Five Ways to Cheer for a Team That ACTUALLY Loses

Dave BoucherCorrespondent IDecember 22, 2009

DETROIT - DECEMBER 4:  A young fan holds up a sign to fire Matt Millen, President and CEO of the Detroit Lions, during the game between the Lions and Minnesota Vikings at Ford Field on December 4, 2005 in Detroit, Michigan. The Vikings won the game 21-16.  (Photo by Tom Pidgeon/Getty Images)
Tom Pidgeon/Getty Images

Recently, my Northwestern Wildcats came under attack: A member of the cheerleading team participated in an article for ESPN The Magazine that outlined six ways to cheer for a “losing team.”

Everyone on campus seemed to have at least heard about the story, and many wanted the offending cheerleader kicked off the squad.

I simply felt she was in no position to complain. Although NU may have had problems in the past, any Wildcat mediocrity cannot compare to the futility of my hometown team: the Detroit Lions.

In light of my extensive experience cheering for my lethargic Lions, I’ve compiled a guide for fans that suffer the way I suffer. Entitled “Five Ways to Cheer for a Team That ACTUALLY Loses,” it should help any sports nut who thinks he or she has waged the uphill battle rooting for a subpar squad for too long.


1. Anticipation is the enemy

It’s ironic how easy it is for fans to recollect the shortcomings of their franchise in the offseason, only to forget them when their team finishes up training camp. Excitement was at an all-time high in 2008 after the Lions went a perfect 4-0 in the preseason. They followed that up with the worst regular-season record in NFL history.

Verdict: Let’s aim a little lower with our expectations. Dreaming about a five-win season may seem a little pathetic, but when our team lets us down, it’s going to hurt less than if we had expected a playoff berth.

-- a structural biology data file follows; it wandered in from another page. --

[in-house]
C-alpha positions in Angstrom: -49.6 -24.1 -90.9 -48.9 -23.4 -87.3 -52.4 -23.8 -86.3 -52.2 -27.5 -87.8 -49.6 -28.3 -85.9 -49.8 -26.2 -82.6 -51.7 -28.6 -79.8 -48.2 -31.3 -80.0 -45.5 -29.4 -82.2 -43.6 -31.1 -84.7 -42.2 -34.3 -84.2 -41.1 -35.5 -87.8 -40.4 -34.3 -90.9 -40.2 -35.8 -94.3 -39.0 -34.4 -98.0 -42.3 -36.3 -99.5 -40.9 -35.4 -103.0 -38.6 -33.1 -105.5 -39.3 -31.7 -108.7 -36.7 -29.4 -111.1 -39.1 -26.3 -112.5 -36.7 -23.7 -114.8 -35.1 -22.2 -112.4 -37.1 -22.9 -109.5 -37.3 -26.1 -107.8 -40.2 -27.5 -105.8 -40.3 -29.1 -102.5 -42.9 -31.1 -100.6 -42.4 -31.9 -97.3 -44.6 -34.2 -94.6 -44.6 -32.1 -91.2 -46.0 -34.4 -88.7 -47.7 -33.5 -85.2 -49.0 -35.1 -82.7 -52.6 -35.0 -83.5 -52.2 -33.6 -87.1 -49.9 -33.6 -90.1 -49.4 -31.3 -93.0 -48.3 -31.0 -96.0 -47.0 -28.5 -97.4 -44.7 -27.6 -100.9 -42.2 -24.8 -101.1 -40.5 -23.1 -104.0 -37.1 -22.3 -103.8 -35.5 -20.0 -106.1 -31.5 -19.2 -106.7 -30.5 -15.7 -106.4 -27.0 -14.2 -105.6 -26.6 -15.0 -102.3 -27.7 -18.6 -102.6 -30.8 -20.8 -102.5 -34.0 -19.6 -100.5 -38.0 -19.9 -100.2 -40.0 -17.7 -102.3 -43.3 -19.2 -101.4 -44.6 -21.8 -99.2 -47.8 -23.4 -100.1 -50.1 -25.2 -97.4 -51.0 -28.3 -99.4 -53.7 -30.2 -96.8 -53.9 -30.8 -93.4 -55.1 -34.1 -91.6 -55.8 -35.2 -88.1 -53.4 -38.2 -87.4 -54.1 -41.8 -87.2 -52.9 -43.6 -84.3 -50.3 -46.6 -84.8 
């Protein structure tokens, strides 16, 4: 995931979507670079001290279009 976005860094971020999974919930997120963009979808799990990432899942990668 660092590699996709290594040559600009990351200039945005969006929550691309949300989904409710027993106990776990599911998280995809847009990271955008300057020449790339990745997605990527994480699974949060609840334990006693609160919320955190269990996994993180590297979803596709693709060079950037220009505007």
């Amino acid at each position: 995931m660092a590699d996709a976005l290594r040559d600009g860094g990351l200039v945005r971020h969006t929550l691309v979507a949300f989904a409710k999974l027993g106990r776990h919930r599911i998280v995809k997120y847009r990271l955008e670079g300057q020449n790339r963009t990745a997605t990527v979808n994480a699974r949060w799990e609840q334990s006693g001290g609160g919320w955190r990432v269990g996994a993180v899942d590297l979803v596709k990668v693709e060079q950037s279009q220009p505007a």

2. When losing becomes an art form...

You know your team is more than unlucky when they keep finding innovative ways to lose: In the past Detroit has scored the would-be game-tying touchdown with no time on the clock, only to shank the extra point and lose 14-13.

The all-time low that Lions fans love to commiserate about is the overtime decision of Marty Mornhinweg—the man won the toss and took the wind instead of the ball, and Bears kicker Paul Edinger nailed a deep field goal into said wind to steal a win for Chicago.

Verdict: You have to give them credit for their creativity...well, at least the games are exciting most of the time.


3. ... it's all about small victories

When actual victories are nonexistent, it’s important to cheer for anything we can. For example, the Lions were having trouble remembering the snap count last week and racked up a few false starts. So, after two false start penalties in a row, the crowd responded with a roar (okay, sarcastic thank you) when the Lions were able to actually run a play without a penalty.

Verdict: Celebrate whatever play you can. Chances are it’ll be the only one for a while.


4. Scapegoats go a long way toward happiness

In Detroit’s darkest times, the one thing that seemed to unite every Lions fan was the idea that Matt Millen was the reason we were awful. Whether or not this was true is irrelevant. Once people decided it was his fault, the “Fire Millen” campaign was unstoppable.

Verdict: As most of Millen’s draft picks are no longer in the league, perhaps the word “scapegoat” is too kind. Nevertheless, it does make you feel better to have anyone to blame, regardless of whether or not it’s actually their fault (I know this is how you’re feeling with Jim Zorn, Redskins fans).


5. A true believer will never surrender

My uncle has gotten more enjoyment rooting against the Lions over the last few years than he did the previous 30 cheering for them. The reason? He bets against Detroit (a dollar, with the same friend every week) and tends to earn a nice return on his money. Even with the bet, however, he was slapping hands with the rest of us when Louis Delmas returned an interception 100 yards for the score.

Verdict: I know you’re jaded, fans of perennial losers—I am too. But deep down, no matter how hard we try, true fans can’t let go of the team pride and love we were raised with. So no matter how foolish it may seem, when your team finishes up another depressing campaign, repeat the motto of the eternal sports optimist: “There’s always next year!”